On the other hand, visual information coming in through the periphery usually isn’t as important for the immediate task at hand. Your brain usually doesn’t bother surfacing any of that to your conscious attention.
That is, until it does.
When objects or events in the periphery are flagged by your brain as important enough to pay attention to, we call that attentional capture. Your eye pivots to bring that region into your foveal view, and it’s given higher weight for cognitive processing. You start paying attention to it.
So your brain is always paying a kind of “unconscious attention” to a visual region that’s larger than what you’re consciously aware of. Interestingly, the size of that region (that is, the amount of your visual field that’s available for attentional capture) can change. One name for this behavior is the zoom-lens model.
When a person is focused on a complex task the size of the “lens” (not to be confused with the physical lens of your eye) might be small. But if they’re not as engaged, or if they’ve been trained to expect things interrupting from the periphery, the lens gets bigger. And even more critical in this model is that the size of the lens is inversely correlated with efficiency of cognitive processing.
In other words, the more distracted you are by potential events diverting attention, the less cognitively efficient you are at whatever you’re focused on. Again, this may seem like common sense but at least now we have some fundamental insight on why it’s happening.
So what exactly triggers attentional capture? What are the rules your brain uses to decide which objects in a scene to pay attention to?
Preattentive attentional cues
As it turns out the whole filtering system is tuned to pay attention to a specific set of attributes in a scene. Because these attributes are used as filters before information is surfaced to conscious attention, they’re known as preattentive cues. It’s likely these will already be familiar to designers. They include qualities like orientation, size, color hue and intensity, and of course motion.
In a visual scene, strong variations in preattentive cues will always capture attention.
A classic example of preattentive cues affecting the ease of a task is to count the number of 3s in a random set of numbers:
It’s difficult, and requires a lot of conscious effort. You probably have to scan all the numbers sequentially. But if we change a single preattentive attribute, hue, it becomes much easier:
A person with normal vision can count all the red 3s almost immediately. That’s because color is preattentively processed. It’s made available for attentional capture faster and without the need for slower sequential processing.
More examples of attentional capture through motion
Let’s look at a couple of examples of motion capturing attention in real-world web interfaces:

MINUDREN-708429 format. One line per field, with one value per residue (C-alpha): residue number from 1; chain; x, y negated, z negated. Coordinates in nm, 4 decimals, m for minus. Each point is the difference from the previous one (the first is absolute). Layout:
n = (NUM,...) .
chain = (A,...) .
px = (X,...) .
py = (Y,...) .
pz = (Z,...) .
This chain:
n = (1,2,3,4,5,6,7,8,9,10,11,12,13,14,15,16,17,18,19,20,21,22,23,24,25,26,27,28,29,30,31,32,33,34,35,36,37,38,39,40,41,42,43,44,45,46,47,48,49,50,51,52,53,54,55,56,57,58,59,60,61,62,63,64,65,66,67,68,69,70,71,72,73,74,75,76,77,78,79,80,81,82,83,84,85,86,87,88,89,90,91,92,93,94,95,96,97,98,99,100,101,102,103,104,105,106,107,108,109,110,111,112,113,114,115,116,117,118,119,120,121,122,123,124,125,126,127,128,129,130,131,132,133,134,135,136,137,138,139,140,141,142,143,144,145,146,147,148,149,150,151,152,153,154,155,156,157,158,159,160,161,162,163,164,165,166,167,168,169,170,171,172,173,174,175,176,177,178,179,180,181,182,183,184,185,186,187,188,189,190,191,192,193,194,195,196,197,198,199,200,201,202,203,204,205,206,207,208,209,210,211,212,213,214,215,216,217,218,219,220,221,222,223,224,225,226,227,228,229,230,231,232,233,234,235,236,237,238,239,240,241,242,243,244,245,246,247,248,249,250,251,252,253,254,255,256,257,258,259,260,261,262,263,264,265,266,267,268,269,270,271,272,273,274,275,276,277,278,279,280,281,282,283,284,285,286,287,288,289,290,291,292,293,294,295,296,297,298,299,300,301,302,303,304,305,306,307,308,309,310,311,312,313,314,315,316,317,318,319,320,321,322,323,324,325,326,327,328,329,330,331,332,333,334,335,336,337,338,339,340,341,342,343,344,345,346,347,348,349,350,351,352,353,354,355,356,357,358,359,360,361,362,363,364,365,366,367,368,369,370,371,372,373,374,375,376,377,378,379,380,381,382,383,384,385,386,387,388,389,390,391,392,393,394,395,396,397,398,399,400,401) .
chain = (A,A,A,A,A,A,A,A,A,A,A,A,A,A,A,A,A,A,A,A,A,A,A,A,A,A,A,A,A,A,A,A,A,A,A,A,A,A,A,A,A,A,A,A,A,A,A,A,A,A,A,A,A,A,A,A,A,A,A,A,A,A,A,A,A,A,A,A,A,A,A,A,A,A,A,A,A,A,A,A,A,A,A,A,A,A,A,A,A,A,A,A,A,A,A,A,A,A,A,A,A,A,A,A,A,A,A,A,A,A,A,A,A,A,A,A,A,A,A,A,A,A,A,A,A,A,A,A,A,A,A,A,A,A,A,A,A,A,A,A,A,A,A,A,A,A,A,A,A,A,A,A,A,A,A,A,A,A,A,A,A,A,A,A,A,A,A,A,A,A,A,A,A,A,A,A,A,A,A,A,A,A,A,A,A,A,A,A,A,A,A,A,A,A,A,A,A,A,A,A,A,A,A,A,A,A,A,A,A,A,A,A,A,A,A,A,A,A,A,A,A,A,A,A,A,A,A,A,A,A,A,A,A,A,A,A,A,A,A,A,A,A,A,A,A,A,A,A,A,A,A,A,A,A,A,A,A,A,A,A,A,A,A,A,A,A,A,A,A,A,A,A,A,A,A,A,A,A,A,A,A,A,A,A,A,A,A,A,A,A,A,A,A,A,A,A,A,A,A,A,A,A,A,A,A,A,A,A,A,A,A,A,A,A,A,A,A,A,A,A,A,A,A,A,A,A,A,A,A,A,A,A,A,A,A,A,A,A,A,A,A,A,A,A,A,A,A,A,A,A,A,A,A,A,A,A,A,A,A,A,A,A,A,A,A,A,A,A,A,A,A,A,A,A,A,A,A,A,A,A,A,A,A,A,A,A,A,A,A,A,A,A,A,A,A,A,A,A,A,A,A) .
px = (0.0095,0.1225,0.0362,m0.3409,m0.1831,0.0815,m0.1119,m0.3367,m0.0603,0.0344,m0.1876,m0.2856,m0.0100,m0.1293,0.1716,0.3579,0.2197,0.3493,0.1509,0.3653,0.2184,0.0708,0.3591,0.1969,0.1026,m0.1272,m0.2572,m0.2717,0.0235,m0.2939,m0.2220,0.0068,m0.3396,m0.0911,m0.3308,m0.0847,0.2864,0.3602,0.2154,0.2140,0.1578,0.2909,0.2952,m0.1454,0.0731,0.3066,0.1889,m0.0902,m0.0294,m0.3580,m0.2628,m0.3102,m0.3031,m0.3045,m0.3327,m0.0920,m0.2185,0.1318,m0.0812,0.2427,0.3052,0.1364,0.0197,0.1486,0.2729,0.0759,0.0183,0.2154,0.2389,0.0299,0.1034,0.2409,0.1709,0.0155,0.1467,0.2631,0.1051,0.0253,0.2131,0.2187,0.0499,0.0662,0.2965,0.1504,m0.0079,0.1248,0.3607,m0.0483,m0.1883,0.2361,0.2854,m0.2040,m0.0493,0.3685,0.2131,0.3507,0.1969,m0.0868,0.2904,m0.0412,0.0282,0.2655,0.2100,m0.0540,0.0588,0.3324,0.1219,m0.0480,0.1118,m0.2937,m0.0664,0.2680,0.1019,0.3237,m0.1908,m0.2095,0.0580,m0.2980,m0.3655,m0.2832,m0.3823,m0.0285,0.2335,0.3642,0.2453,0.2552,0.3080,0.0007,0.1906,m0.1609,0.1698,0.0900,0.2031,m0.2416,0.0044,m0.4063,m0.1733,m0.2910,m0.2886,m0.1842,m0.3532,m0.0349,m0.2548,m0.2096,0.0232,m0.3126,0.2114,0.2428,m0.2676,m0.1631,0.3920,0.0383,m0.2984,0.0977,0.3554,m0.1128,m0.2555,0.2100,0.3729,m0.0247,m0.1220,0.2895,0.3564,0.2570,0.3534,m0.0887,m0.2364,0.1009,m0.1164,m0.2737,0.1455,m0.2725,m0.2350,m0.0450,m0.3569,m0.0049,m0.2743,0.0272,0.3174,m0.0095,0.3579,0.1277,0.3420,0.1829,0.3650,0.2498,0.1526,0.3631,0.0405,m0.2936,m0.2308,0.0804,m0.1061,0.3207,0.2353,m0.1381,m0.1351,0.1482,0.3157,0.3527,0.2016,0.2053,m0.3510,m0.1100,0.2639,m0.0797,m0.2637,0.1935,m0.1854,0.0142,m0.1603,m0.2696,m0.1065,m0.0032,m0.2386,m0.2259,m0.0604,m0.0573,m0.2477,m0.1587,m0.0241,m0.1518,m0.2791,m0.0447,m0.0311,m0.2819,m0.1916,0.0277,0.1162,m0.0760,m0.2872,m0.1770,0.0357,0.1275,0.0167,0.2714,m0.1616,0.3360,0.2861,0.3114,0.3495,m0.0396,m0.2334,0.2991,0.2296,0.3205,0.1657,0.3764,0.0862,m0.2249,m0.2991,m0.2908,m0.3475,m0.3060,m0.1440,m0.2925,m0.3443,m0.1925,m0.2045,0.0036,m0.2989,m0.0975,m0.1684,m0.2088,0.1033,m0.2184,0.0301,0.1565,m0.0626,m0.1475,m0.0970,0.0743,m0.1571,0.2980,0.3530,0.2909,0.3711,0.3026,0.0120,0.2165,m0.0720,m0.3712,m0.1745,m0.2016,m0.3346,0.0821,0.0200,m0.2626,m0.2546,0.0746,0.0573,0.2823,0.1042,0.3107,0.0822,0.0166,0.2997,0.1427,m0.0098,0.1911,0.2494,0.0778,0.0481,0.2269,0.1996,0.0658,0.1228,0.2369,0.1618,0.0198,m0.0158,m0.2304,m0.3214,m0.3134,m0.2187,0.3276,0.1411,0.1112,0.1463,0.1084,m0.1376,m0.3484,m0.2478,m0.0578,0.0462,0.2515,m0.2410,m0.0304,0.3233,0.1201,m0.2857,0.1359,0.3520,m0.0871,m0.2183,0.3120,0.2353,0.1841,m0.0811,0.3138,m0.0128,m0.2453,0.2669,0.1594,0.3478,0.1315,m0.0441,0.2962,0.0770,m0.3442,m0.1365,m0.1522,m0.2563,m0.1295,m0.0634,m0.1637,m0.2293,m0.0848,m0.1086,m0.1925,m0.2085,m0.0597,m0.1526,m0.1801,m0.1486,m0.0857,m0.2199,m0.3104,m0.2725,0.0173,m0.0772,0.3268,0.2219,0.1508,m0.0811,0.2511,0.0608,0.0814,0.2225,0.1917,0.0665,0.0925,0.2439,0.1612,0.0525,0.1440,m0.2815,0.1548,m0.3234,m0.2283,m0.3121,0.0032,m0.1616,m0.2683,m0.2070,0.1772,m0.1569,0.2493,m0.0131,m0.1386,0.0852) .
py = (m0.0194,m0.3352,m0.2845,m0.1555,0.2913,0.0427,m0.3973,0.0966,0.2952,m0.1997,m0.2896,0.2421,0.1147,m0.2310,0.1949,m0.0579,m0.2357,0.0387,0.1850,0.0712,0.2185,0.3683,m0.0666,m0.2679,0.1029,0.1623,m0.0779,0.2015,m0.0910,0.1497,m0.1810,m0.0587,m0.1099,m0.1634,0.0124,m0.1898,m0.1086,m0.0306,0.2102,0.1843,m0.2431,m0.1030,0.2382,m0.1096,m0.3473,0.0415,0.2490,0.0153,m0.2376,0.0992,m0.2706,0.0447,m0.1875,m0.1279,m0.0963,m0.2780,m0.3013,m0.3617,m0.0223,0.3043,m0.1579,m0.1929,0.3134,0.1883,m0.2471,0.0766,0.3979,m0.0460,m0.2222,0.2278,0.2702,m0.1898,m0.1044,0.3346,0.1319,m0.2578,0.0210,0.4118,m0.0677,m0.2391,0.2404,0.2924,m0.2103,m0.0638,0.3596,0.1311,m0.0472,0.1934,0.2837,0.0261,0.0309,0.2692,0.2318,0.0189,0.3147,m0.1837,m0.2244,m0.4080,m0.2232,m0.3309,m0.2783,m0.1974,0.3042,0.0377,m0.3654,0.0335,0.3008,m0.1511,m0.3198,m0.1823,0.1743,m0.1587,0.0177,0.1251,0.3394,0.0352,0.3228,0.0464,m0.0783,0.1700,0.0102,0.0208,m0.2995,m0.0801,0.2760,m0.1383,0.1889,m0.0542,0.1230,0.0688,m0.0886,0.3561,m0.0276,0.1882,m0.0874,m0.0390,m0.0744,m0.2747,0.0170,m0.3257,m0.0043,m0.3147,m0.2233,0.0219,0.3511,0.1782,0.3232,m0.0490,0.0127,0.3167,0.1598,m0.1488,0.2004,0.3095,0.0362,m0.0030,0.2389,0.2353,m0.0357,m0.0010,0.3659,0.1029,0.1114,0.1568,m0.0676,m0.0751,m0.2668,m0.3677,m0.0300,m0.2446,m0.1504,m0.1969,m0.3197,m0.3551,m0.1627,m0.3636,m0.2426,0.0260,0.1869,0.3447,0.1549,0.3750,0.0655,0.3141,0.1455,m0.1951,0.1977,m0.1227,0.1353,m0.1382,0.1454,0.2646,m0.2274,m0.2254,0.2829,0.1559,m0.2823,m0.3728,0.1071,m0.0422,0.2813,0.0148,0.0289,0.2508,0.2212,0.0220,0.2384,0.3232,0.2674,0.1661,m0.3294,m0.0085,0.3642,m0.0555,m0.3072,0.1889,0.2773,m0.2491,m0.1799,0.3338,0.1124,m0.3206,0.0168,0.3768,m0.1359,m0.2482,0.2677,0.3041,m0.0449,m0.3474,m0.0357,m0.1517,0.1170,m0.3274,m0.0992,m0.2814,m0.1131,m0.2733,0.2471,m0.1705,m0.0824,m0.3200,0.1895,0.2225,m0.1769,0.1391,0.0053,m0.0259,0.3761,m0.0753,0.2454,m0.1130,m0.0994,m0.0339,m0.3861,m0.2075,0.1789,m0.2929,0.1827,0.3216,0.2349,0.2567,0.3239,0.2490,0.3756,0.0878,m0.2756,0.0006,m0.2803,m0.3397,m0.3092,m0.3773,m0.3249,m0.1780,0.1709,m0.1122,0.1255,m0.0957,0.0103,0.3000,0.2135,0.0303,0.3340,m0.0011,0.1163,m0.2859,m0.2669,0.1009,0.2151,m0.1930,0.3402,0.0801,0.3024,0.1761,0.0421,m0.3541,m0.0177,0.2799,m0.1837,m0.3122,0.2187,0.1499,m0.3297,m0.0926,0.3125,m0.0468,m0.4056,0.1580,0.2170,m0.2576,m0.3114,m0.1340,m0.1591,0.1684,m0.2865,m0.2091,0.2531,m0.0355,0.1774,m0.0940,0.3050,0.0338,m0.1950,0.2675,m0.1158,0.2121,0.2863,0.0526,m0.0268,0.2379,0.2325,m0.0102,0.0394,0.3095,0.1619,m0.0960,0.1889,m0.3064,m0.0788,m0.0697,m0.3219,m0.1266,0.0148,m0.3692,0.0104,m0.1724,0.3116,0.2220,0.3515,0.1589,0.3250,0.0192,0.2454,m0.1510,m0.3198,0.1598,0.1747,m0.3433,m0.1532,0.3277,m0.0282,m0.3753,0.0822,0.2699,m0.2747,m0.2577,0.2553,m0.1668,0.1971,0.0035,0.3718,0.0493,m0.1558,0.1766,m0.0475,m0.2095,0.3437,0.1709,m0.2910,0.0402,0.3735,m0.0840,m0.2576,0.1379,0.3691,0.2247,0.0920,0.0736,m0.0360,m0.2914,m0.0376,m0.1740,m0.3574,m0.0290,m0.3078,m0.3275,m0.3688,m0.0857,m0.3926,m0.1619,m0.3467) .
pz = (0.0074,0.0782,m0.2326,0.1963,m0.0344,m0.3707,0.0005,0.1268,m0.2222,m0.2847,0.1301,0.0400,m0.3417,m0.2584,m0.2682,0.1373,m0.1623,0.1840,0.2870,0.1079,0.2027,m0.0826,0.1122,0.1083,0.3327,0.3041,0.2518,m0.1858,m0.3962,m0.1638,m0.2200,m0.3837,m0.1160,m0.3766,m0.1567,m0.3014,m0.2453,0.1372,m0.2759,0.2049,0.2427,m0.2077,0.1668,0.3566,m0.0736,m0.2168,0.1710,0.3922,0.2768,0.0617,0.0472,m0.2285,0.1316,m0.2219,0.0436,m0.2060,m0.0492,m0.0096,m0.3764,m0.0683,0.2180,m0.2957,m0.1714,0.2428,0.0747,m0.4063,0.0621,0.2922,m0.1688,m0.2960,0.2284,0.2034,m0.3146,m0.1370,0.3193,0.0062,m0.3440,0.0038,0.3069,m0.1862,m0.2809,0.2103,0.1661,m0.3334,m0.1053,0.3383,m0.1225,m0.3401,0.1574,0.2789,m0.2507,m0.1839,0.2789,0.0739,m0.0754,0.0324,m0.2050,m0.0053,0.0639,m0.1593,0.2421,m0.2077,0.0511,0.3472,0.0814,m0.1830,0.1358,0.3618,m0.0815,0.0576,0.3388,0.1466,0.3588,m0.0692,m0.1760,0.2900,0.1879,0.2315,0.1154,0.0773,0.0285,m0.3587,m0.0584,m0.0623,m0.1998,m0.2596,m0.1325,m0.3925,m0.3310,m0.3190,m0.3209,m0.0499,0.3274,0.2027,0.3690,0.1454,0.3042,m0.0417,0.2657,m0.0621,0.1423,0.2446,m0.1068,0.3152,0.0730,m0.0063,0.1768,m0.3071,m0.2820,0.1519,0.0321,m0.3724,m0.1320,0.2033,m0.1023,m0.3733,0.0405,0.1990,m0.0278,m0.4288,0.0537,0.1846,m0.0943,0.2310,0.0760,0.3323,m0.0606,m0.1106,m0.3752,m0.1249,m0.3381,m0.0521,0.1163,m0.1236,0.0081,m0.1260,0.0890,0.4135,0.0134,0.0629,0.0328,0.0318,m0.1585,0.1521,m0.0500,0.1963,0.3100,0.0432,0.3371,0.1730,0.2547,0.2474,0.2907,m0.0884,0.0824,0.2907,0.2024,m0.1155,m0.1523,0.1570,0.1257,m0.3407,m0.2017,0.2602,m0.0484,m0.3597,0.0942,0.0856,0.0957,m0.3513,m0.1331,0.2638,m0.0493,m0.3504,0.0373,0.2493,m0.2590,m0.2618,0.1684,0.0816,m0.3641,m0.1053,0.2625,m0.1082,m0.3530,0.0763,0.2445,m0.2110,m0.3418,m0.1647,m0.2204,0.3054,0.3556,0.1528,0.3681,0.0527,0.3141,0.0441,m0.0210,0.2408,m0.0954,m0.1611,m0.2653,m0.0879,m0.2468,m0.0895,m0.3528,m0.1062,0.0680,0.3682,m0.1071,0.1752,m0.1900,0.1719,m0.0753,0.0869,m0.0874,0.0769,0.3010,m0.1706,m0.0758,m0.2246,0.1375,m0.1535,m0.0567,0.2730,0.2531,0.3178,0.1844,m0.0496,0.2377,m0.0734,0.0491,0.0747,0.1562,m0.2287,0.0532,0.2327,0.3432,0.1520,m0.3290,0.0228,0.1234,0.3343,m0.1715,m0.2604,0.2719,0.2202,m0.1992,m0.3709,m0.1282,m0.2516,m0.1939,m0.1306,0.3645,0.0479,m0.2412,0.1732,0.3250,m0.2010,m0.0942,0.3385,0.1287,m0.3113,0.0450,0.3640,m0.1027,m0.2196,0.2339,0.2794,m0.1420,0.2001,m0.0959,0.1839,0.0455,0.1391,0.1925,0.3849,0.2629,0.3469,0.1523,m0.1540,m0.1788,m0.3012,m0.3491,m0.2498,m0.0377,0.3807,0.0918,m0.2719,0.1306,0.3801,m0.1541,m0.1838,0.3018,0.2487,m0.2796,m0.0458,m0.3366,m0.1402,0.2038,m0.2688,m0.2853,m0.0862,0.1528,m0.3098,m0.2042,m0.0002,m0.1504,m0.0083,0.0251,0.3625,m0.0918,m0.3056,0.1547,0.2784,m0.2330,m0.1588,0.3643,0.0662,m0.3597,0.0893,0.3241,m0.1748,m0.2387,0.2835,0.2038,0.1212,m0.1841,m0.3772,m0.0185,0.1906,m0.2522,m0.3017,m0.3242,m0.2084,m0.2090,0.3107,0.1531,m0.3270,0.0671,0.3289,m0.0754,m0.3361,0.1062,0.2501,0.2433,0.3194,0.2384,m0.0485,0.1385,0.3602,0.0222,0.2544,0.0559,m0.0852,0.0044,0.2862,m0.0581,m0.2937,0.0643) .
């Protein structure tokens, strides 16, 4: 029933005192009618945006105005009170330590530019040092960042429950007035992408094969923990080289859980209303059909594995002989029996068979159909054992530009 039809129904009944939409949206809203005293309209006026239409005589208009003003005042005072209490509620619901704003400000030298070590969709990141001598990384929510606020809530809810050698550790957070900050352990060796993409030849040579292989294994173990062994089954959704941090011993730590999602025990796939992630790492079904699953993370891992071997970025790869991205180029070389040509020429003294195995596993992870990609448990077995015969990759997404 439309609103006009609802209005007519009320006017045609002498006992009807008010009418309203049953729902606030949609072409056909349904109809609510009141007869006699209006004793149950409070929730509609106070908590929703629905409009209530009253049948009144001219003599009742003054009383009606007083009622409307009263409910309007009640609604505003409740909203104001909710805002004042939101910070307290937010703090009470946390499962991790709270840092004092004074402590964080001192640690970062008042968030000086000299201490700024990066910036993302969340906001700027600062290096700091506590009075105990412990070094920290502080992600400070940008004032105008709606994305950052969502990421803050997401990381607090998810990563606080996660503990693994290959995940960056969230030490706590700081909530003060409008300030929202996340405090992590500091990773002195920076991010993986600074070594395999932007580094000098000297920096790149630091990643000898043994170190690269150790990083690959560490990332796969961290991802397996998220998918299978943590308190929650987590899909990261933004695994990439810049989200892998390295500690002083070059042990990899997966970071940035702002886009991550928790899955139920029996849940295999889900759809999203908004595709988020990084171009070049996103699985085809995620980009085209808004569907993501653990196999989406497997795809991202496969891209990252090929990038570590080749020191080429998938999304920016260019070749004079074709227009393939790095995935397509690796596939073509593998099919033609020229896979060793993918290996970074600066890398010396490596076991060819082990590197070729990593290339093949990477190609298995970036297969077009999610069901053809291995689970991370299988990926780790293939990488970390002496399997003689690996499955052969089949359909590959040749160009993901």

The spinners in this search filtering UI on Ford’s vehicle browser are better examples of motion. They help tell you the filter you just requested is being applied, and capture attention so subtly that you might miss them the first time. But that’s not a bad thing.
A small bit of motion meant to reinforce one specific action and convey more information about the task that was just performed can be very effective. The placement here, appearing right where the user just clicked, is perfect to complement that task rather than distract from it.The animated transitions applied to MailChimp’s primary dropdown menu are quite well executed. They are snappy and subtle, but still complex enough to effectively convey spatial orientation (especially for the submenu screens). The slight bounce on the submenu dismissal is a great example of conveying their brand’s style in the motion of the product while not distracting from the task. Small details like this are where effective motion design can really shine.
Bringing it back to principles
Effectively applying motion in a digital product is largely about considering attention and your user’s goals. When a user is engaged in a task, even small visual distractions can pile up and increase the overall mental effort required to get through it.
The flip side is that more intentionally designed motion can be a powerful tool to guide users’ attention exactly where we want it. Motion directly related to the current task is a strong reinforcement mechanism. If objects or events are closely related to each other, using animation can help convey that relationship. Motion is also powerful in directing attention away from the current task in those (rare!) times when it’s necessary. Alerting and notification systems are great examples of this.
So take an inventory of the motion in your products. Get rid of animations that are excessive or distracting from a task. Understand why that motion is distracting. For whatever’s left, to quote from HubSpot’s third principle for motion design: When in doubt, make it faster.
Both Information Visualization: Perception for Design by Colin Ware and Information Dashboard Design by Stephen Few discuss design considerations for preattentive processing. The former goes into much more depth on visual perception.
Two newsletters I highly recommend with consistently amazing resources on motion design and animation for the web are Val Head’s UI Animation Newsletter and Rachel Nabors’ Web Animation Weekly.
I’m a product designer at HubSpot with a deep interest in interaction design and perception. I'm passionate about the application of technology and the potential of thoughtful design to improve everyday life.